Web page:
Country into landscape: an examination of incised and painted boab nuts from the Kimberley and the development of a Western-style landscape genre through the National Museum of Australia collection

Author: Michele Lang

  • Thesis download: available for open access on 28 Jan 2019.

Lang, Michele, 2017 Country into landscape: an examination of incised and painted boab nuts from the Kimberley and the development of a Western-style landscape genre through the National Museum of Australia collection, Flinders University, School of Humanities and Creative Arts

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Abstract

In comparison with other Aboriginal arts and crafts of Australia, incised and painted boab nuts from the Kimberley region of Australia have been under-researched. In the context of ‘authentic’ Aboriginal art practices, incised and painted boab nuts, usually sold as tourist art, have been, with notable exceptions, regarded as marginal. This view persists, despite their clear motif continuity with the rock art and tree marking of the same region. This thesis assembles scholarship from art history, the anthropology of art, geography, and Australian history, to examine stylistic change in these decorated boab nuts over the twentieth century. Using the National Museum of Australia’s collection of 77 incised and painted boab nuts, accessioned or receipted in and before 2002, as well as other documentary and visual sources, this thesis investigates the development of the category of realistic Western-style landscape. Understood as a response to non-Indigenous Australian culture and as a complex site of exchange, such re-visualisation of these Aboriginal artists’ profound visual narratives via their contemporaneous and historic visual images, allows for a reinterpretation of contact relations in the Kimberley. An examination of this so-called ‘landscape category’ is significant to the understanding of incised and painted boab nuts, not merely as tourist art, but rather as an inherent element of the continuity of Kimberley art practices, past to present and into the future. The thesis aims to position the Western-style landscapes realised on boab nuts within the Aboriginal art milieu as contributing to continuing and ongoing artistic practice. Rather than viewing these artefacts solely as evidence of assimilation and dismissing them as mere ‘tourist art’, they can be regarded as providing new insights into artistic practices that involve engagement between culturally diverse groups, both Indigenous and colonising. While not downplaying the undoubted assimilatory pressure that has been exerted on Aboriginal people in the Kimberley, such reconceptualisation of the Western-style landscapes on incised and painted boab nuts as contemporaneous and ongoing visual arts practice facilitates and strengthens an understanding of the more recent interpretations of contact interactions between Aboriginal and non-Aboriginal people of the Kimberley, while contributing new research to and understanding of the literature on contemporary Aboriginal art practices in the region. In addition, this thesis offers a new regional study to the global literature on cross-cultural art and encounters.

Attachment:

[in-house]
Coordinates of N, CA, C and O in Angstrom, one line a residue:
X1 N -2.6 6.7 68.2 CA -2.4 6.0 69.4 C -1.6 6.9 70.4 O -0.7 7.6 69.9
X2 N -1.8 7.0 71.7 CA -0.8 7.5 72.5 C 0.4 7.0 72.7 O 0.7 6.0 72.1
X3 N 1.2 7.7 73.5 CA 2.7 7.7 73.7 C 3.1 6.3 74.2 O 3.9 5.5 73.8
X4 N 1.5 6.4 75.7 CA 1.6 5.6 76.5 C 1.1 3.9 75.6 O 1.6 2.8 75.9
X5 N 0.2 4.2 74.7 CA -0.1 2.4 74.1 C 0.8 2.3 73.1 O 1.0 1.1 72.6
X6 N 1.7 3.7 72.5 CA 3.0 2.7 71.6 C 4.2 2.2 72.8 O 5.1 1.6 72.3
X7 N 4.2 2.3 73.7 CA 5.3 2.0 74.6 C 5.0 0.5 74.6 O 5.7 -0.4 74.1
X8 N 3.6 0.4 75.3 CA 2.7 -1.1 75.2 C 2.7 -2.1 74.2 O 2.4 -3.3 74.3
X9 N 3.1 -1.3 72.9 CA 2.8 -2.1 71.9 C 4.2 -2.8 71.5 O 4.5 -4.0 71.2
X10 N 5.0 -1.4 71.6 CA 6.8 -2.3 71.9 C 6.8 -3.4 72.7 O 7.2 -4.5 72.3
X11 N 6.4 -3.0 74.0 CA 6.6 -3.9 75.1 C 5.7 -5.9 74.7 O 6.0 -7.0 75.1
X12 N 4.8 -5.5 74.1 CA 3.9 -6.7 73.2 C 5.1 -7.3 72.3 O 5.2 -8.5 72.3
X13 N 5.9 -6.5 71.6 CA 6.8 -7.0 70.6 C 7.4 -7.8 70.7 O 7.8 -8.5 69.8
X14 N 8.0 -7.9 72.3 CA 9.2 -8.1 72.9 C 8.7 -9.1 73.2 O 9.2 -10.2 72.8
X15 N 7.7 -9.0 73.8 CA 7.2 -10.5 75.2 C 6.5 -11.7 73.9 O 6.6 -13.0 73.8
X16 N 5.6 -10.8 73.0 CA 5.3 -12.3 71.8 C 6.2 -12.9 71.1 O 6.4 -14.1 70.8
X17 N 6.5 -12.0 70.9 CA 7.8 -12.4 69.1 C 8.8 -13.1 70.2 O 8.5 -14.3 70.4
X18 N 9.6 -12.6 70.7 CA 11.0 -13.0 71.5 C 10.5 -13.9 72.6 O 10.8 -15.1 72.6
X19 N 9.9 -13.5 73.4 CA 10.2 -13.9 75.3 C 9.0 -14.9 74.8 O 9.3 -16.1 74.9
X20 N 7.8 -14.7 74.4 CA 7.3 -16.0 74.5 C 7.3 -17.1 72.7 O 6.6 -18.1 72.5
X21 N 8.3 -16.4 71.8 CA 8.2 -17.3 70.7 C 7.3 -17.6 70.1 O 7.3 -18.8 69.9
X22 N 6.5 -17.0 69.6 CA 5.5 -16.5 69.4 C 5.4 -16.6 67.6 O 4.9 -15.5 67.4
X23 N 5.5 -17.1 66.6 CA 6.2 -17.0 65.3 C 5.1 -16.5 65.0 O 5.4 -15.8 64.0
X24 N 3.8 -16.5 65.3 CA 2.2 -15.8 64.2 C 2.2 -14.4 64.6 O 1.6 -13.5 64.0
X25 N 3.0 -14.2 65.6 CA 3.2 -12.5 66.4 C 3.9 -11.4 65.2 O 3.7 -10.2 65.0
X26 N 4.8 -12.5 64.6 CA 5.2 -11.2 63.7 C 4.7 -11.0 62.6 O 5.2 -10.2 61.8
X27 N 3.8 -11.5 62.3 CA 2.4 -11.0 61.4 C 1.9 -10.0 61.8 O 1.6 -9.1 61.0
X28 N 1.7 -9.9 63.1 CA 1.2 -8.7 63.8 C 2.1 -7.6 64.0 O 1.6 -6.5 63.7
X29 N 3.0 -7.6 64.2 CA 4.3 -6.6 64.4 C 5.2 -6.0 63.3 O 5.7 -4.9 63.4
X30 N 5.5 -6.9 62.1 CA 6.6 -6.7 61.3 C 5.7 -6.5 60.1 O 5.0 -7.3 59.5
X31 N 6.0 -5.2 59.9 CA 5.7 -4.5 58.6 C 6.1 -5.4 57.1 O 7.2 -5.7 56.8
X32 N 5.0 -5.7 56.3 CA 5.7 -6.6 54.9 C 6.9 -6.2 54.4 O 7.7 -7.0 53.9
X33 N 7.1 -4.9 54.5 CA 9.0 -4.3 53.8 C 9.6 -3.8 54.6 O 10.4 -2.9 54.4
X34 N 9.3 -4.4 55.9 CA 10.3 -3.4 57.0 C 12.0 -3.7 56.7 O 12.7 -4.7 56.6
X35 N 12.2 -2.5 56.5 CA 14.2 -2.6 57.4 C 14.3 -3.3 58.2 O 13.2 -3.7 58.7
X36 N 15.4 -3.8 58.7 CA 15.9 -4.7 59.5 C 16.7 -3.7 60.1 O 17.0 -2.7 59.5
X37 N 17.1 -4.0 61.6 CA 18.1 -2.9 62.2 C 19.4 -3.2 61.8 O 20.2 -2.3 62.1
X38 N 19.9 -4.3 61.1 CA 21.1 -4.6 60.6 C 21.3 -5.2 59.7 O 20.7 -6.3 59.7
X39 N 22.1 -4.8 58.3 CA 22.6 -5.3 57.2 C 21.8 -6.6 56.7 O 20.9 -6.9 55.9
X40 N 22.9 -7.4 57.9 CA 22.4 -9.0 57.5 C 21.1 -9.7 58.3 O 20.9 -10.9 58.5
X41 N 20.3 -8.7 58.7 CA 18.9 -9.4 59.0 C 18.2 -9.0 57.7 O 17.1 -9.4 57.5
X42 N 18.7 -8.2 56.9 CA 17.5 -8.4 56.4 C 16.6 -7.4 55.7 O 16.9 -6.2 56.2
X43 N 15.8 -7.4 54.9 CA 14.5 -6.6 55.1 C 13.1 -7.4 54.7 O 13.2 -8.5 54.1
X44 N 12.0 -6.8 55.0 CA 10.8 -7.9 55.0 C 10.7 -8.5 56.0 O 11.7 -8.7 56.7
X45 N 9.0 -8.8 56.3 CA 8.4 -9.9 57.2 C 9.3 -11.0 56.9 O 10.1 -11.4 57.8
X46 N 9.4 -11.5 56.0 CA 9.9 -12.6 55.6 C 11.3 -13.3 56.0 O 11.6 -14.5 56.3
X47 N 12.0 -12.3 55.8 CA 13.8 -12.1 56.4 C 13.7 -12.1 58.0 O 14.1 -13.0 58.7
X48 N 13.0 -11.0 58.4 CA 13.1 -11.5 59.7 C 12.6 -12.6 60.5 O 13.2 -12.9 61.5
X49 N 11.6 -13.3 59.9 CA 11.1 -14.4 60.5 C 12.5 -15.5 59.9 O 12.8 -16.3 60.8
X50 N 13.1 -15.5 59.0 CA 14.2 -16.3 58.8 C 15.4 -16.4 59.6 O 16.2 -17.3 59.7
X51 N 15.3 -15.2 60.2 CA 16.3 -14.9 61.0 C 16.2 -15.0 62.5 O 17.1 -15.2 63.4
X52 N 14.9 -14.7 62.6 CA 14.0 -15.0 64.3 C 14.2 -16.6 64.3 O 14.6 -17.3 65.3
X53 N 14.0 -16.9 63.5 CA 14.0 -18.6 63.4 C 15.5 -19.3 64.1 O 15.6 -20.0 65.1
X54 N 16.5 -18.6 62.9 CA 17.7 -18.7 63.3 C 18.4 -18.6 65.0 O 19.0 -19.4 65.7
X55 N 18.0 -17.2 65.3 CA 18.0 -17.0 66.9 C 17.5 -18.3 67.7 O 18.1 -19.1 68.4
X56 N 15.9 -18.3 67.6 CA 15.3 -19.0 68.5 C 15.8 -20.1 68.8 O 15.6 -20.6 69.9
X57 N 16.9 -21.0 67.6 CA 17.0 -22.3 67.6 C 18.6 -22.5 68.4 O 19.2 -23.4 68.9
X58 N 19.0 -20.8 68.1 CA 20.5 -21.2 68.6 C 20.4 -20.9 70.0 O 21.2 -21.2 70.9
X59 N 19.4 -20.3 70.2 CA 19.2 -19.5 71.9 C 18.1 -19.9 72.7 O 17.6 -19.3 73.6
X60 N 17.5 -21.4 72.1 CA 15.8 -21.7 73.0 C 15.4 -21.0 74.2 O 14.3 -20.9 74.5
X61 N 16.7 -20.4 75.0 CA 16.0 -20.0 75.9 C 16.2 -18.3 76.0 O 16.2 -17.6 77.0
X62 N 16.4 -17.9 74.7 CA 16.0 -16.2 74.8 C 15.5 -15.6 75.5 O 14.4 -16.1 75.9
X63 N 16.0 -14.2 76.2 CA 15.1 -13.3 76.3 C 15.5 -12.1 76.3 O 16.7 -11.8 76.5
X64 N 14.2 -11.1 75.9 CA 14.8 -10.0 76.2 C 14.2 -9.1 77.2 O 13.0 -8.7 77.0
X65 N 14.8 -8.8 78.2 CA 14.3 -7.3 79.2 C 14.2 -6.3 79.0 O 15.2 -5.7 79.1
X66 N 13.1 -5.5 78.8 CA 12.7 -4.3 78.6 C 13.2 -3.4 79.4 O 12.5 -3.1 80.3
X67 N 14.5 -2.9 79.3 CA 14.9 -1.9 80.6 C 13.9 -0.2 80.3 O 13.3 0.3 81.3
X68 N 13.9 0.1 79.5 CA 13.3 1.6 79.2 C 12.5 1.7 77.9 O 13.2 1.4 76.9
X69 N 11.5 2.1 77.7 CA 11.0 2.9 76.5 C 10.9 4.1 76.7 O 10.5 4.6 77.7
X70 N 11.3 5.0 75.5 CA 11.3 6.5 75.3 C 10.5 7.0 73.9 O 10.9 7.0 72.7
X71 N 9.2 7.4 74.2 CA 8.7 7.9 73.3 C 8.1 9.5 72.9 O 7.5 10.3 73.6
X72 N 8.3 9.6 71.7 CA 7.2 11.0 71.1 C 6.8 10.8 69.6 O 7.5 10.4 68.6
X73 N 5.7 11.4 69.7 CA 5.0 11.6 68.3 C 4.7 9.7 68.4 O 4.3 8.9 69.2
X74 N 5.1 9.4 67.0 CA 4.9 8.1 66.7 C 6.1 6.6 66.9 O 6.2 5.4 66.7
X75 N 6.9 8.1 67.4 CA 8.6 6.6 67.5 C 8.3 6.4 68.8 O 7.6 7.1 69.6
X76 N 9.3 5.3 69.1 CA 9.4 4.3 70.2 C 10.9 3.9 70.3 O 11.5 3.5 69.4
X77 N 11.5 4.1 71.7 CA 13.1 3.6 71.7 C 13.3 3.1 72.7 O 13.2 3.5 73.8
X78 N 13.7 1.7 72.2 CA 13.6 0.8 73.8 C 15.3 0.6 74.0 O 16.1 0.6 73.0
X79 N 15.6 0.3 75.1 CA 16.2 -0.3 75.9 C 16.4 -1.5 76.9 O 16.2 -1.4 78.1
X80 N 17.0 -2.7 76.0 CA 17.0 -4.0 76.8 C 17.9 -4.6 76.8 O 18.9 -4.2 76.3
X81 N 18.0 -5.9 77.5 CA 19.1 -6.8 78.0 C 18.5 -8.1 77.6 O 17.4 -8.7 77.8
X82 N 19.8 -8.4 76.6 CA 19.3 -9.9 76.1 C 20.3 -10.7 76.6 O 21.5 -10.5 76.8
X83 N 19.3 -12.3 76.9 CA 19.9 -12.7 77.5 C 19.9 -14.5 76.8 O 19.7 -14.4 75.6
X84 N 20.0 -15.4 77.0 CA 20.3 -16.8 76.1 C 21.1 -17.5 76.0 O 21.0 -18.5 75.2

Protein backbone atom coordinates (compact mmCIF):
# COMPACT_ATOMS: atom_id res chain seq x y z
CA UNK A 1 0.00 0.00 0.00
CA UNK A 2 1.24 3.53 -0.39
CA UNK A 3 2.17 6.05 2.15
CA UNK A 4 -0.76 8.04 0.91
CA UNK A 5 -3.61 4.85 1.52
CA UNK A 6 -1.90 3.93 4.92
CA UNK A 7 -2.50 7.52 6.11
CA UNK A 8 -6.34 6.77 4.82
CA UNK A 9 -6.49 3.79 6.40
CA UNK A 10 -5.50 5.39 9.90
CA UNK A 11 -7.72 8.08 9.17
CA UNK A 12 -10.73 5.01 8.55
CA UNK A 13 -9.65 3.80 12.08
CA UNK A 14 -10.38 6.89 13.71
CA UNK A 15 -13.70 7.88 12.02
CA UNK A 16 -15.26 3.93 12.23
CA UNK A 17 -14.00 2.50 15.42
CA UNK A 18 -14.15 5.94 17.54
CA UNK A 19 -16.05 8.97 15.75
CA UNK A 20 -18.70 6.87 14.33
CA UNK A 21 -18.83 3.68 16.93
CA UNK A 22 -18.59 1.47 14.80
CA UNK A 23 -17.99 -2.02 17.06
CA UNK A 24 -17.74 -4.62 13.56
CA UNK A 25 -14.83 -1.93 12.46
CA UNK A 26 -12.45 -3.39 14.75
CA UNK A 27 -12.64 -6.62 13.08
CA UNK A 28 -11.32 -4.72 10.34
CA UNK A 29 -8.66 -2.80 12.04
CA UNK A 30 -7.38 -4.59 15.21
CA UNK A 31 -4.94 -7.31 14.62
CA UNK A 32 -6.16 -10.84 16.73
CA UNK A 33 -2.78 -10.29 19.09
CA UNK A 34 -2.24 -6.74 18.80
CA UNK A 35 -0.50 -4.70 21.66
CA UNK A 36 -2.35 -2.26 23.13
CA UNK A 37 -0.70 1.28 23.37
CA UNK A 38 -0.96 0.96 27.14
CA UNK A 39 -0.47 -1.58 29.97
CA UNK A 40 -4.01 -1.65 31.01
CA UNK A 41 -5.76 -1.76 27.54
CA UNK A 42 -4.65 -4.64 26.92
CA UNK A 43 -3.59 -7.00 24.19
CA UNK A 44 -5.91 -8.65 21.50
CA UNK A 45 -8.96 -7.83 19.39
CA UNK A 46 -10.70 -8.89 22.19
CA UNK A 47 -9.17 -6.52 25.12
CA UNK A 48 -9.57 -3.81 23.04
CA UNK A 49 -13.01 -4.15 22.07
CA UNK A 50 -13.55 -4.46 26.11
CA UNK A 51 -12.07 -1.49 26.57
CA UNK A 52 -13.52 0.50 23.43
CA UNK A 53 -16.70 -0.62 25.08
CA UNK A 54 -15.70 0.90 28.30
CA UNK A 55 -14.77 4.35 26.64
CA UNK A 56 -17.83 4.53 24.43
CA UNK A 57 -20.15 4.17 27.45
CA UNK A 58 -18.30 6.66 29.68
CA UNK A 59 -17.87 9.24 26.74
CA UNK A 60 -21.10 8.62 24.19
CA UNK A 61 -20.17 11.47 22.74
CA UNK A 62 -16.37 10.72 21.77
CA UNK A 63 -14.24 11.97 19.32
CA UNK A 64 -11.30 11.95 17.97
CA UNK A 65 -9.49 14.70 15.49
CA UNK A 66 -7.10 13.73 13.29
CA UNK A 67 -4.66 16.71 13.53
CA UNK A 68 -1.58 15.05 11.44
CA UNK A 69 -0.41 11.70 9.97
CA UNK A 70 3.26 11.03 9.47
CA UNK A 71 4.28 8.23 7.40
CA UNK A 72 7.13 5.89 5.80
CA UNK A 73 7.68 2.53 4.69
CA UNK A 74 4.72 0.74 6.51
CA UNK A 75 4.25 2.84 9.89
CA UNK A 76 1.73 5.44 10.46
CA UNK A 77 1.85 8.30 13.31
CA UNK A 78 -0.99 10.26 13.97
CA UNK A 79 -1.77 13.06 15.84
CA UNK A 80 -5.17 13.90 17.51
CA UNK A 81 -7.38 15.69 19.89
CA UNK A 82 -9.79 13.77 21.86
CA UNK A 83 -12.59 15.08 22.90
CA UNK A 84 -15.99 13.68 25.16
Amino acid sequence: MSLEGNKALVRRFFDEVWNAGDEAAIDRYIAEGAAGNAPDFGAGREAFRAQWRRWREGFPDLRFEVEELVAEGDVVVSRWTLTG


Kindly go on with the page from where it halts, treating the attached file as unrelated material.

Keywords: Australian Aboriginal arts and crafts, Australian history, cross-cultural encounters, Kimberley contact history, museum collections and collecting
Subject: Humanities thesis

Thesis type: Doctor of Philosophy
Completed: 2017
School: School of Humanities and Creative Arts
Supervisor: Dr Christine Nicholls